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Page:The Prose Tales of Alexander Poushkin (Bell, 1916).djvu/422

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The eyes of the Italian sparkled: he tried a few chords, raised his head proudly, and passionate verses—the expression of instantaneous sentiment—fell in cadence from his lips. . . .

The Italian ceased. . . . Charsky remained silent, filled with delight and astonishment.

"Well?" asked the improvisatore.

Charsky seized his hand and pressed it firmly.

"Well?" asked the improvisatore.

"Wonderful!" replied the poet. "The idea of another has scarcely reached your ears, and already it has become your own, as if you had nursed, fondled and developed it for a long time. And so for you there exists neither difficulty nor discouragement, nor that uneasiness which precedes inspiration? Wonderful, wonderful!"

The improvisatore replied: "Each talent is inexplicable. How does the sculptor see, in a block of Carrara marble, the hidden Jupiter, and how does he bring it to light with hammer and chisel by chipping off its envelope? Why does the idea issue from the poet's head already equipped with four rhymes, and arranged in measured and harmonious feet? Nobody, except the improvisatore himself, can understand that rapid impression, that narrow link between inspiration proper and a strange exterior will; I myself would try in vain to explain it. But . . . I must think of my first evening. What do you think? What price could I charge for the tickets, so that the public may not be too exacting, and so that, at the same time, I may not be out of pocket myself? They say that La Signora Catalani[1] took twenty-five roubles. That is a good price. . . ."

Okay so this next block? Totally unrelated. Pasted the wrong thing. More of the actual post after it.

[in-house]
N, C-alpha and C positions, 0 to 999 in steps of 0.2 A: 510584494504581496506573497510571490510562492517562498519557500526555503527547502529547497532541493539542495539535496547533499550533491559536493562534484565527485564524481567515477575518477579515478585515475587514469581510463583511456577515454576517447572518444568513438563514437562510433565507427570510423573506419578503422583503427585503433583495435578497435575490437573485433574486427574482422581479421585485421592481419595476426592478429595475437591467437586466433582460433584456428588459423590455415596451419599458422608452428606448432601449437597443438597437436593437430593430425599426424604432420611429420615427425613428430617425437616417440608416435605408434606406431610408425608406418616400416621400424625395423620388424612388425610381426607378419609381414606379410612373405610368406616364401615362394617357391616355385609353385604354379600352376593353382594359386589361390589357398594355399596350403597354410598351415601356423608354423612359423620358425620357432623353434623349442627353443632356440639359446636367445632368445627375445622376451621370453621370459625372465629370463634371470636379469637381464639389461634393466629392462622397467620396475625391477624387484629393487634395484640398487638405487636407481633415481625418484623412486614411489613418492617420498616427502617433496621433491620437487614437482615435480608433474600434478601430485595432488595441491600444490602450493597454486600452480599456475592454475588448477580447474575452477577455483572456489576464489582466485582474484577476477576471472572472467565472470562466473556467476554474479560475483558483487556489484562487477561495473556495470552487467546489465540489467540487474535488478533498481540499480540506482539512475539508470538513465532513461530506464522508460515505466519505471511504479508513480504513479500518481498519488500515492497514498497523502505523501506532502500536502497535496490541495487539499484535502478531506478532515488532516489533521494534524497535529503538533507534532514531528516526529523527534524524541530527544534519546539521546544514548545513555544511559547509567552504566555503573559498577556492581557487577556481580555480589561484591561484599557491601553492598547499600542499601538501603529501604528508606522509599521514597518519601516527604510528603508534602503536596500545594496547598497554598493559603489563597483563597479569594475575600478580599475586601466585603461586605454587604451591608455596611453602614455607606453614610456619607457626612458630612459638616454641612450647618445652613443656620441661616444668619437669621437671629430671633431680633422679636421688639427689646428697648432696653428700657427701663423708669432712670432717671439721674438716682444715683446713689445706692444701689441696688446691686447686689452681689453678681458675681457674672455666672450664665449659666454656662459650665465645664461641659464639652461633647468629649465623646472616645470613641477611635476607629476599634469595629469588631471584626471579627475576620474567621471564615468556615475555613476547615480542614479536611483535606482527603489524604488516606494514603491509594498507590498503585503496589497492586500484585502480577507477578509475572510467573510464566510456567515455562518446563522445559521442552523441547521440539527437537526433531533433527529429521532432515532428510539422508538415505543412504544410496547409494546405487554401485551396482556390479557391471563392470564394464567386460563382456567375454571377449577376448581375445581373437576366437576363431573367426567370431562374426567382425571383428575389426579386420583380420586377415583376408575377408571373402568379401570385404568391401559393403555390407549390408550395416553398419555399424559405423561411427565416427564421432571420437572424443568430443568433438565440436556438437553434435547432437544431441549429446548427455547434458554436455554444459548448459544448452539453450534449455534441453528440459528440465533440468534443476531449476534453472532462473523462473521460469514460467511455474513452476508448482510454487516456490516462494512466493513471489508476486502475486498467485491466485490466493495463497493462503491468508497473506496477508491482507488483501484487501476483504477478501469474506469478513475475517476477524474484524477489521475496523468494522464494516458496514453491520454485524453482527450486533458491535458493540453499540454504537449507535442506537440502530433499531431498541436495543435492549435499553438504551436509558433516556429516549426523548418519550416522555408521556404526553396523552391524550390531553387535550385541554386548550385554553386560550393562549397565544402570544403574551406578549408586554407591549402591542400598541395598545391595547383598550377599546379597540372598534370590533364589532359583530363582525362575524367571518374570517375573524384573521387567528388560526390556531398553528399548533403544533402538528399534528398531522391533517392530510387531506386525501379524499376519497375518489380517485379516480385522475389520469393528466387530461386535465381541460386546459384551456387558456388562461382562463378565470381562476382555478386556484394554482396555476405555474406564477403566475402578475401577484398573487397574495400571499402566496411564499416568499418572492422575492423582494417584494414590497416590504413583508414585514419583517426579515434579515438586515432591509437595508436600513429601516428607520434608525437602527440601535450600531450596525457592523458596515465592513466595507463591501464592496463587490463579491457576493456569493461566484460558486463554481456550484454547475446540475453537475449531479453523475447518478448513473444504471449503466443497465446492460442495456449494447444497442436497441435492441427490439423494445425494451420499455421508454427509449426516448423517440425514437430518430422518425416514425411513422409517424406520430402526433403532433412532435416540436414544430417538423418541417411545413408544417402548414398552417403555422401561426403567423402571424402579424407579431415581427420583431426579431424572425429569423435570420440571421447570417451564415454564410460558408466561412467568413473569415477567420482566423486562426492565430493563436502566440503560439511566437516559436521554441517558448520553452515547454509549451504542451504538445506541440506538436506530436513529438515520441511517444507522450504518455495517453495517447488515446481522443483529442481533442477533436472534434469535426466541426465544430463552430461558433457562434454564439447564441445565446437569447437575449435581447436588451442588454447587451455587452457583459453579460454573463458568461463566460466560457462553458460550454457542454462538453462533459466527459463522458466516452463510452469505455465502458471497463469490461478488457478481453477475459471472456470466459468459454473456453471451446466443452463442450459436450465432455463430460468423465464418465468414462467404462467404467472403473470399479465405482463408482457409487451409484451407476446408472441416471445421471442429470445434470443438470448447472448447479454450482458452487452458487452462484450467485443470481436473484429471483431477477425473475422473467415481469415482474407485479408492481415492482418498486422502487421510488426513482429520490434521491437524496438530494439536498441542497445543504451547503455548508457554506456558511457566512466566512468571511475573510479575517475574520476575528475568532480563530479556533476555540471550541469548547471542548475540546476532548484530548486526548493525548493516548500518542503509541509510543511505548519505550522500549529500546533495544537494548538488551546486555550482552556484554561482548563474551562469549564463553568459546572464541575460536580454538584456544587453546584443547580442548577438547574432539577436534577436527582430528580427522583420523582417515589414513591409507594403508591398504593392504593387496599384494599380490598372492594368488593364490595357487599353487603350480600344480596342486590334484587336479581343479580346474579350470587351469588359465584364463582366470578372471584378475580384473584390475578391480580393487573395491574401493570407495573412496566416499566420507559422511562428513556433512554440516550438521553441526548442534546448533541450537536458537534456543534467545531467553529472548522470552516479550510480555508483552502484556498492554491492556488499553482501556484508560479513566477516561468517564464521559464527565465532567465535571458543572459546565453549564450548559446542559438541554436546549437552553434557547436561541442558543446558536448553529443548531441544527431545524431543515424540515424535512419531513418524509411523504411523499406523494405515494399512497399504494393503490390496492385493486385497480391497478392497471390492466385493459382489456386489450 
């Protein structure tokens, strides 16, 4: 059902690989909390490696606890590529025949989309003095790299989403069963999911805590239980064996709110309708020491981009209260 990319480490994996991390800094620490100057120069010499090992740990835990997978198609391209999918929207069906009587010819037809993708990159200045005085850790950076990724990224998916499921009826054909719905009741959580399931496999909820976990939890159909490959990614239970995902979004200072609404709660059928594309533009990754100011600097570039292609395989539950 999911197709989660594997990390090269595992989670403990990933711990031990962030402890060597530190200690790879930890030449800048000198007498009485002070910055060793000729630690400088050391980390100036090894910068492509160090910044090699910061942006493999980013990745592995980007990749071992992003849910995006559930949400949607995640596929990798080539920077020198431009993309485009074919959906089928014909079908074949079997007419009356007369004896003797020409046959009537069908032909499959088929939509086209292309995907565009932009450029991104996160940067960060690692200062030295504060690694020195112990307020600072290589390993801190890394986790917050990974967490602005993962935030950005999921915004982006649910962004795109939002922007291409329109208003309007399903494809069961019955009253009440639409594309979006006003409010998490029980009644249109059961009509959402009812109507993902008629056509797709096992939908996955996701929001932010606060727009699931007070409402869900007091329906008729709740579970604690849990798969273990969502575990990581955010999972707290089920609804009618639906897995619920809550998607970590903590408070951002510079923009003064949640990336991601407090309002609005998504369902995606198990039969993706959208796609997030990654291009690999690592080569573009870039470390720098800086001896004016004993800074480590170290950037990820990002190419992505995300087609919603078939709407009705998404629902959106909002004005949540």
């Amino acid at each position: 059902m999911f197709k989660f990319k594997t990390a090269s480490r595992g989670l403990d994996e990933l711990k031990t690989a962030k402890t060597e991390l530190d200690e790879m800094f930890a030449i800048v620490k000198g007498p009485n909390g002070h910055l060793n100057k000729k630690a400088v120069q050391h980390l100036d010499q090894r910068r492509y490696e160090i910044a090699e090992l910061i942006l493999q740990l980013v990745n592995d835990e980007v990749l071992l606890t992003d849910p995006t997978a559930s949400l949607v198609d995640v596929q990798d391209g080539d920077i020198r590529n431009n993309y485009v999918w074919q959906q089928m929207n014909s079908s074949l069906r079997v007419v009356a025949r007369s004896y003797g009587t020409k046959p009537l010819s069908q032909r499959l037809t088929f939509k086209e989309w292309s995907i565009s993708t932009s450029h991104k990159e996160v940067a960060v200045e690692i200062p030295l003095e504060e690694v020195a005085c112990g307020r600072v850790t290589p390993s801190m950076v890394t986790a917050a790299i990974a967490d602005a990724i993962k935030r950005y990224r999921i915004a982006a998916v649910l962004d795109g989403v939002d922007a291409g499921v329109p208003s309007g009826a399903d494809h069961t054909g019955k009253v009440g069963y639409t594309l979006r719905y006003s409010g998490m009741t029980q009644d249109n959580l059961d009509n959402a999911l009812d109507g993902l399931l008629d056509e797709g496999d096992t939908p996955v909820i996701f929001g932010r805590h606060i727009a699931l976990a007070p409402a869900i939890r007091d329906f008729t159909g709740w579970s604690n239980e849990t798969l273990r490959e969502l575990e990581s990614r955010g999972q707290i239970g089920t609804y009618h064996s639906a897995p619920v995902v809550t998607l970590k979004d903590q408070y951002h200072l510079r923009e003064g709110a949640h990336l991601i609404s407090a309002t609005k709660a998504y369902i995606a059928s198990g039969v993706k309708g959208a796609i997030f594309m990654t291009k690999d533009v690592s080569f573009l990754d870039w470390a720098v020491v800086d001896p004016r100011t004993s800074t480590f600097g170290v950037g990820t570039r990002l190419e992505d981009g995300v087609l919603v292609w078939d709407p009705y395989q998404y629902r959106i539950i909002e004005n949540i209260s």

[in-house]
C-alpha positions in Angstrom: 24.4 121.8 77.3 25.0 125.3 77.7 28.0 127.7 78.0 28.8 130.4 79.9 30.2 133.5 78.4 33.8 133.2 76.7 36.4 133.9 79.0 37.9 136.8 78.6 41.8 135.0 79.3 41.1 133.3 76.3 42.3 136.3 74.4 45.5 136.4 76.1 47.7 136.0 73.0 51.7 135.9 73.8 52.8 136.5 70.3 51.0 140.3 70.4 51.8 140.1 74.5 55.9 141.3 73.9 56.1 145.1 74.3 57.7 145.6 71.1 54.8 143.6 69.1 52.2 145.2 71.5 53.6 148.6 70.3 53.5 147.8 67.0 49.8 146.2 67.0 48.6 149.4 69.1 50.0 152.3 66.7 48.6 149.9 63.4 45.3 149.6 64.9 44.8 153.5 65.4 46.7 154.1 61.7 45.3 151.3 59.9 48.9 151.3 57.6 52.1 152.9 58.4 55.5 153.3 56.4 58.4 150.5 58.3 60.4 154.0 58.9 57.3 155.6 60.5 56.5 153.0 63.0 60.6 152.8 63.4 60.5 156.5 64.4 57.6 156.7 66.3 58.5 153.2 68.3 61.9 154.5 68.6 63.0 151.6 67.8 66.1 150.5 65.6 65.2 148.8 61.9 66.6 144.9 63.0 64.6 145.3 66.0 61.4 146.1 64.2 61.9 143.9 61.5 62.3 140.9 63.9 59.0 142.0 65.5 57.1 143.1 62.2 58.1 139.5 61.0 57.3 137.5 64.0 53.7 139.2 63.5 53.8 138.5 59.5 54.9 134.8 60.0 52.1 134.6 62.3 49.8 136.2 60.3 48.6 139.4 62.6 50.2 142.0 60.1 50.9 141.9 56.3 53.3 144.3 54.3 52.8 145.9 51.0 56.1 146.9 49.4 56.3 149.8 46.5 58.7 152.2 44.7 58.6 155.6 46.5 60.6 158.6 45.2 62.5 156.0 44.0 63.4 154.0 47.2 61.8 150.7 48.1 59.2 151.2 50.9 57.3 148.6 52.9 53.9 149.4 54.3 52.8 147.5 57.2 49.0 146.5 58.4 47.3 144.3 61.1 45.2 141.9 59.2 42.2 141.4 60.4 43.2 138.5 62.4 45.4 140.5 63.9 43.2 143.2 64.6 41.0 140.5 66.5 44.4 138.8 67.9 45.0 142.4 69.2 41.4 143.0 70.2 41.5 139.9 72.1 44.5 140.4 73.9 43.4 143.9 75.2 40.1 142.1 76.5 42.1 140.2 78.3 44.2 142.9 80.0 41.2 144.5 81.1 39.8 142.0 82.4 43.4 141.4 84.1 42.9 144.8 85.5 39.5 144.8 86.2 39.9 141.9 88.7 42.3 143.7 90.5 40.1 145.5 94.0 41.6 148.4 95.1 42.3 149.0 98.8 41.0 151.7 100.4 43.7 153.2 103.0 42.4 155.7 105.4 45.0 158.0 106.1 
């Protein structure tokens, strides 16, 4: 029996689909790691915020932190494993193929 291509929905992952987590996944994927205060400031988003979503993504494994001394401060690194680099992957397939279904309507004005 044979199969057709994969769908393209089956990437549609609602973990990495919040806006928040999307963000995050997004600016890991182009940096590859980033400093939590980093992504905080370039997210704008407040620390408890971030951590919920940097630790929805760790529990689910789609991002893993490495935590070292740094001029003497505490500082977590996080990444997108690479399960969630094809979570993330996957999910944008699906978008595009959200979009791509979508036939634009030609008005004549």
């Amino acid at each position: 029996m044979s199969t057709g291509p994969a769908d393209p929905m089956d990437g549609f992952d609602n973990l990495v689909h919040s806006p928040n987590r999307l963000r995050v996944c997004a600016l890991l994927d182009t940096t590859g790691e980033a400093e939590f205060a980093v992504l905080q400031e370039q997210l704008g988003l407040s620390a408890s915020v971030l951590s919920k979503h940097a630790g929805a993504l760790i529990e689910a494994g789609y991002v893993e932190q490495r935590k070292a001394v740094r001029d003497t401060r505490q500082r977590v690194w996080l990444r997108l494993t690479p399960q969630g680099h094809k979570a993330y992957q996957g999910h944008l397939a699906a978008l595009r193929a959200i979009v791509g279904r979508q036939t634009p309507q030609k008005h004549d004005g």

It was very disagreeable to Charsky to fall suddenly from

  1. A celebrated Italian vocalist, whose singing created an unprecedented sensation in the principal European capitals during the first quarter of the present century.